There was a defining moment in the relationship, though: one which teaches us – and Roy Hodgson’s England – how setbacks can be an incredibly powerful force in football. It was March last year, two years after he had taken over. Pintos’s men had travelled to Denver, Colorado, to face Jürgen Klinsmann’s United States in a World Cup qualifier, only to find the place snow-bound. It was as austere a football environment as any could be for the boys from the Pacific and, with snow piled up around the stadium, the visitors asked that the game be cancelled. Klinsmann urged Fifa to let it proceed. He had his way and Costa Rica lost 1-0.

The Costa Ricans and their nation were incandescent. A sense of burning injustice took hold, and there was none of the Pura Vida spirit when the Americans travelled to the Pacific for the return. Their bus was pelted with eggs, the players performed with a new intensity, vengeance came with a sweet victory and the bond between manager and nation was transformed. Then Costa Rica went to the heat and stench of Mexico’s Azteca Stadium last October and won 2-1. Nobody goes to the Azteca and wins.

Don’t upset the Costa Ricans: that seemed to be the message. Before Uruguay encountered them in Fortaleza at the beginning of the World Cup, the national press in Montevideo had mocked the size of the challenge. Costa Povre (“Poor Costa”) ran one of the headlines. Well, yes it certainly does have its problems – a pitifully poor education system in some parts – but they were not going to be patronised. “We are rich Costa in our way,” says one member of the Costa Rica camp. “After the victory over Uruguay everyone is saying: “Where is your Costa Povre now?”

Their Rei Pele training base, on the coast an hour out of Sao Paulo, has certainly helped as well. It is the place where Pele, Carlos Alberto, Djalma Dias and Edu went to work each day for a generation and Pele’s locker – sealed for posterity since the day he retired from Santos in 1974 – is preserved in aspic to this day in the changing room Pinto’s players are using. “It is so beautiful for us to have this experience,” says midfielder Christian Bolanos. “Sometimes before training I just go in there on my own and touch the locker.”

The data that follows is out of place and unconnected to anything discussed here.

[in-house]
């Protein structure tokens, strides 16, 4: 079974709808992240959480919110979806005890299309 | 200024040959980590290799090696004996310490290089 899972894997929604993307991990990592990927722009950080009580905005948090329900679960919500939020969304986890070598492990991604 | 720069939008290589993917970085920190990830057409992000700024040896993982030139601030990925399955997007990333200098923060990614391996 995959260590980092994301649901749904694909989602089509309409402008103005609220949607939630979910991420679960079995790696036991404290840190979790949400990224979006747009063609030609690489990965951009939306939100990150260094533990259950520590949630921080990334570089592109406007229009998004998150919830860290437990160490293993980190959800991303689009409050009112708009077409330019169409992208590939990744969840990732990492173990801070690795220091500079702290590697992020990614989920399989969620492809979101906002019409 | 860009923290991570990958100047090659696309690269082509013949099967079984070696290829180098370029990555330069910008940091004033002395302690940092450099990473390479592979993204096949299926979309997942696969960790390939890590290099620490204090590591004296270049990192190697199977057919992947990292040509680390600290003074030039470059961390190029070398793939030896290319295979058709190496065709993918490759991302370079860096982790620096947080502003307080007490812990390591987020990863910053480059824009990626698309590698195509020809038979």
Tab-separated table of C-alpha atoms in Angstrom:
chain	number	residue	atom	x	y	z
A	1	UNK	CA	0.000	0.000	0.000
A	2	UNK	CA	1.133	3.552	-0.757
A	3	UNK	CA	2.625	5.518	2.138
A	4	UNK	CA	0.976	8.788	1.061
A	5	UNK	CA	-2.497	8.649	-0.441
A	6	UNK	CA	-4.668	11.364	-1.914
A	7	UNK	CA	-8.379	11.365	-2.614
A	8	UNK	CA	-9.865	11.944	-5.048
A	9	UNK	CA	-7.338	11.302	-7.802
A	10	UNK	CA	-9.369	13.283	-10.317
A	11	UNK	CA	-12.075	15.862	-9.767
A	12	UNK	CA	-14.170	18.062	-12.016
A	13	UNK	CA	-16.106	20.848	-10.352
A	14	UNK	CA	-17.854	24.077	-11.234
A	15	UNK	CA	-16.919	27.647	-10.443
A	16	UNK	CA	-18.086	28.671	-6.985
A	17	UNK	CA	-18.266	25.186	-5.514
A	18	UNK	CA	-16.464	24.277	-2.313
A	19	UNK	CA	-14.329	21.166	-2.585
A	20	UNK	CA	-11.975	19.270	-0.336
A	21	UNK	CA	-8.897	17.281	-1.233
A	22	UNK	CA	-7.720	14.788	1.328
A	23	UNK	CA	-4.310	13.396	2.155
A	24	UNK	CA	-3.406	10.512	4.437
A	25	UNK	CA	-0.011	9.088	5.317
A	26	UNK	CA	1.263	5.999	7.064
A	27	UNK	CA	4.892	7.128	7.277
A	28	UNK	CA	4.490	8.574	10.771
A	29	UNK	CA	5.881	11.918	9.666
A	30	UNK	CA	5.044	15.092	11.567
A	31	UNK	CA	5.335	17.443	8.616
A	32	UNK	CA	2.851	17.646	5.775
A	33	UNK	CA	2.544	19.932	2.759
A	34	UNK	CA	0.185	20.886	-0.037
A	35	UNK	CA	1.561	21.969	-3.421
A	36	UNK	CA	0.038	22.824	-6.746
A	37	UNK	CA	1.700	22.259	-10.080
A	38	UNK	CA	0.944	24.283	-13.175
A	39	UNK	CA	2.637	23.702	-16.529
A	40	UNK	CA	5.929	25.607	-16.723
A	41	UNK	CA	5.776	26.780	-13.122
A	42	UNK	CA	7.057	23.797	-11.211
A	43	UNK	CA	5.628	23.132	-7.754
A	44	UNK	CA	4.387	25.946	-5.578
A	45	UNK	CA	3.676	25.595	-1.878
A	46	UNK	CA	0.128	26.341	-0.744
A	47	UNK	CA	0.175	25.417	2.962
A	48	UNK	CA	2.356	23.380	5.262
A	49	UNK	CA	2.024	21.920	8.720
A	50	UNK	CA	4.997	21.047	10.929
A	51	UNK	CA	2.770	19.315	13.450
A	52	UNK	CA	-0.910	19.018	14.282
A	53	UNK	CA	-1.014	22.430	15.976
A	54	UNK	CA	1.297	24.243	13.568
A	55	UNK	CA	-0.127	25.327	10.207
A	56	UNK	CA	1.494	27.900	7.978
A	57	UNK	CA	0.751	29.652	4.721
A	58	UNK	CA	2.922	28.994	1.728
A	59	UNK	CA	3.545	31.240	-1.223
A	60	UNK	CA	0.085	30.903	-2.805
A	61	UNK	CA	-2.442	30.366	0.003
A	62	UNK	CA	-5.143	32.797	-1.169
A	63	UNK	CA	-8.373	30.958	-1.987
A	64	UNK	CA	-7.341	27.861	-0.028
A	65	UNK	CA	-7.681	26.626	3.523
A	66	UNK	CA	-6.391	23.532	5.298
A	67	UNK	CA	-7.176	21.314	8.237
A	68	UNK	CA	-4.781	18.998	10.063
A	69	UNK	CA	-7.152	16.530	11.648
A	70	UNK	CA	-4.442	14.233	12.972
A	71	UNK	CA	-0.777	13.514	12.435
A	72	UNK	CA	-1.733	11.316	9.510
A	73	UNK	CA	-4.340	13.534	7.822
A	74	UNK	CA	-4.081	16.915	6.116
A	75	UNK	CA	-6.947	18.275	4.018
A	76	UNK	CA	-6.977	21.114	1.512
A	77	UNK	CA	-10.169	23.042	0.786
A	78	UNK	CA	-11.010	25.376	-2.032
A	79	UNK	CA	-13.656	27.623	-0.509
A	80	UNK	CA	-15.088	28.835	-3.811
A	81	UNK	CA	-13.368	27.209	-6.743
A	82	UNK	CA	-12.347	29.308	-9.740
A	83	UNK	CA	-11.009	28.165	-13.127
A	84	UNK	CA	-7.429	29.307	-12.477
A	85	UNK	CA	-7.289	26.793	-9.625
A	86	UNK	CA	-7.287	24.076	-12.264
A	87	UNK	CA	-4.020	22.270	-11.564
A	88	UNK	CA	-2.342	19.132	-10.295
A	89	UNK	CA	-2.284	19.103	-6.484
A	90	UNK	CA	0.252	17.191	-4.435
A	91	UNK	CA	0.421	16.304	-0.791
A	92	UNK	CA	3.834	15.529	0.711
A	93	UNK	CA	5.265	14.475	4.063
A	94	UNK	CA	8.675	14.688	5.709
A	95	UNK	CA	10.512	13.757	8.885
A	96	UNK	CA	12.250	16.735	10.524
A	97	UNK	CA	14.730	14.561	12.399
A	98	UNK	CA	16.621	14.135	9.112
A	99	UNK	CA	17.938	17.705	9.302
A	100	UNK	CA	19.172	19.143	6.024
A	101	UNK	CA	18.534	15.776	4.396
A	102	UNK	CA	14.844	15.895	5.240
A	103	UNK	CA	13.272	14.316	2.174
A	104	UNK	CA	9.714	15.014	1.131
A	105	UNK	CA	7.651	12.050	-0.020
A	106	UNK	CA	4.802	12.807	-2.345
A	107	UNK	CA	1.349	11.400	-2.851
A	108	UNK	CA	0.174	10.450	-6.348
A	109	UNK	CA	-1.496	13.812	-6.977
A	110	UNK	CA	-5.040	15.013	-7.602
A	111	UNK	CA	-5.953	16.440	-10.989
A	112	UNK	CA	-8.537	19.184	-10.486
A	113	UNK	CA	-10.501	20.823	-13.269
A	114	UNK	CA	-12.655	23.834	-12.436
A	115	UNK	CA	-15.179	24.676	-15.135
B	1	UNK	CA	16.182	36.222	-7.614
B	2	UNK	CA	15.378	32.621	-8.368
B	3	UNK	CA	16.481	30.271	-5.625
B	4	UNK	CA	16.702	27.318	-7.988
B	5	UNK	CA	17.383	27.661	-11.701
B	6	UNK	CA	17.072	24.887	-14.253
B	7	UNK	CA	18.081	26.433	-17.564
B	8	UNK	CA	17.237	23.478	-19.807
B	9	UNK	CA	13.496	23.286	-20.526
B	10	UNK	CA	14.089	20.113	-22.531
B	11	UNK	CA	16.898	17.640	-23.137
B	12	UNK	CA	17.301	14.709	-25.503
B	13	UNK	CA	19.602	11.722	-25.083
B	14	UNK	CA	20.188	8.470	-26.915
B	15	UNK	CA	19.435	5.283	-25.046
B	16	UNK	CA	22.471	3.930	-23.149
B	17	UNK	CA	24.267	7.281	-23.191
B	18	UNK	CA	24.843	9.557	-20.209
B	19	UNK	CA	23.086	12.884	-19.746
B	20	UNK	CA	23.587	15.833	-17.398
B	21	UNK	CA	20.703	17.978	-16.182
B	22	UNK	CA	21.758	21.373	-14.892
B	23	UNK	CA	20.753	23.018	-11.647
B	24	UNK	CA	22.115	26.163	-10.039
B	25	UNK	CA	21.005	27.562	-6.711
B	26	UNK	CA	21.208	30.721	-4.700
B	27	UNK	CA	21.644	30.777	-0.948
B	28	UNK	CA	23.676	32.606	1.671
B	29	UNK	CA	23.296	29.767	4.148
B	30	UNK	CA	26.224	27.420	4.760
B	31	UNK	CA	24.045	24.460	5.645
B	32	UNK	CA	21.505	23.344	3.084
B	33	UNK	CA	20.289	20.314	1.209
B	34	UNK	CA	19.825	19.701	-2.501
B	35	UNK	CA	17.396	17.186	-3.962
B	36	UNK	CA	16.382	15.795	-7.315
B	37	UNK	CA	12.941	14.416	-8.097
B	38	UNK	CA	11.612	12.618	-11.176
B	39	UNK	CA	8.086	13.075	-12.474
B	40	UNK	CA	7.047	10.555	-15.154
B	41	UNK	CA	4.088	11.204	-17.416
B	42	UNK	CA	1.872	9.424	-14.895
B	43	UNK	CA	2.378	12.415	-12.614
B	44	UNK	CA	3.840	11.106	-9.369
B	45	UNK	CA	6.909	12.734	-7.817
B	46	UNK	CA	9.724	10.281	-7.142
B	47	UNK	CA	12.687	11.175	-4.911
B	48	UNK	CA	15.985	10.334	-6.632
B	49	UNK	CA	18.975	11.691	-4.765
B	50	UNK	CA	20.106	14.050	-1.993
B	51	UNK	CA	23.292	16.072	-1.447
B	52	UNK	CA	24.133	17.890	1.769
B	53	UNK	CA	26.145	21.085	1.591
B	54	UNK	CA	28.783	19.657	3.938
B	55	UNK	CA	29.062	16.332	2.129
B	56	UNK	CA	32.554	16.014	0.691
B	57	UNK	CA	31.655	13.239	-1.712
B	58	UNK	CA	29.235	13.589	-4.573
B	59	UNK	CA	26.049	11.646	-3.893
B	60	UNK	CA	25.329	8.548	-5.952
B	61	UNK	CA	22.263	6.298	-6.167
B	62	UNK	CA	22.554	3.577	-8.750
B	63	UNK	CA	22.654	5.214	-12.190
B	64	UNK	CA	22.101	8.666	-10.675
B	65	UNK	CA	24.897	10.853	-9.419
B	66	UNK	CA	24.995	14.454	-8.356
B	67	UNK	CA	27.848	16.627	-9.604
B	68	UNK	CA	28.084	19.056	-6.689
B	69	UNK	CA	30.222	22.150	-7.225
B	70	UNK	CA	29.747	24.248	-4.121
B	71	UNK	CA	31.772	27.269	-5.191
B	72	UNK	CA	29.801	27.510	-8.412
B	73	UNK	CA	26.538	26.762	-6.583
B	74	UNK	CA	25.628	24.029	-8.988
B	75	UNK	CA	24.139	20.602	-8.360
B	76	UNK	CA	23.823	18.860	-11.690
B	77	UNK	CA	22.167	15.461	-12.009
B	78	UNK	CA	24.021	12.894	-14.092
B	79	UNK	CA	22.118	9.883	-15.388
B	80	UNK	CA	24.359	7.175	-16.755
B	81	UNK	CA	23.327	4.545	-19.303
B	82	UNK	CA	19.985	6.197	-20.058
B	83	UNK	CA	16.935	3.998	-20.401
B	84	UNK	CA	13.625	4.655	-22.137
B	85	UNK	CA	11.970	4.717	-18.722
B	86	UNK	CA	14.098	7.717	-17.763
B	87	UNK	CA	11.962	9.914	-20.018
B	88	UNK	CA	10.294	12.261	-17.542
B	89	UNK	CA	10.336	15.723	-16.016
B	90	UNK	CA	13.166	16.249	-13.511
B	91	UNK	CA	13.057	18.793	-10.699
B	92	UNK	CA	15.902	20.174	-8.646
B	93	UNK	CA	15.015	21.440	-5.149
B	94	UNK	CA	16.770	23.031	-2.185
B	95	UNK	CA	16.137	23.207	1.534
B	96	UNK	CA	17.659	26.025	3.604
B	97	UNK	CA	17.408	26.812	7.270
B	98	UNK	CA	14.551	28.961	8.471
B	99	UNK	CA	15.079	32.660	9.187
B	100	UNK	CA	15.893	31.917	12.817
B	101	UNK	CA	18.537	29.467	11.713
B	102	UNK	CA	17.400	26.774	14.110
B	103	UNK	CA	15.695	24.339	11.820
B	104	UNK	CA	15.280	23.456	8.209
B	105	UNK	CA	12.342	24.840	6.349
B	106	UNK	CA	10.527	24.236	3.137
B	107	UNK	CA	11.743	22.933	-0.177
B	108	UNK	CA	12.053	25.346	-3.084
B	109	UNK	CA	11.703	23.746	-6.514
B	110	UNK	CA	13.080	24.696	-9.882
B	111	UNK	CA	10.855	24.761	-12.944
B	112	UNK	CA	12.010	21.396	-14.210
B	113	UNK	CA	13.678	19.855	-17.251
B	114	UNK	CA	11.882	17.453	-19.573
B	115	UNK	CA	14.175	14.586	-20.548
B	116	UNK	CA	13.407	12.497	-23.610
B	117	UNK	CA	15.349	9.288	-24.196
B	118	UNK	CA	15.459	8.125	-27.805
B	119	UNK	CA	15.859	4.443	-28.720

But it is the quality of the football delivered up by this Central American phenomenon which has left England’s Football Association observers most surprised. There was a spell of keep-ball against Italy that Hodgson could only dream of and by every available account the quality of the nation’s domestic football scene is a hugely significant factor. It is the best domestic league in Central America, with well organised Under-14s, -15s, -16s and -17s at every club creating a level of organisation Honduras, Guatemala and El Salvador can only dream of.

The stars are not exactly global football commodities. Arsenal’s Joel Campbell, who may well be rested today with the second round in mind, is slightly flakey, truth to tell, wandering around the camp in a baseball cap and not always appearing where he ought to be. They’re just as excited about their goalkeeper Keylor Navas, of Levante. 

“We may not have the big names and finances of countries like England but…you are seeing the outcome of meticulous planning and hard work,” Pinto said last night. “They start as favourites not because they are the better team but because their honour is on the line. The mother country of football cannot leave Brazil without any points.” 

 The truth is that he always fancied his chances. “We love the group,” Pinto said when his team drew Italy, Uruguay and England, last December. “The braver the bull, the better the bullfight.”

Life and Style
A monstrous idea? Body transplants might no longer be science fiction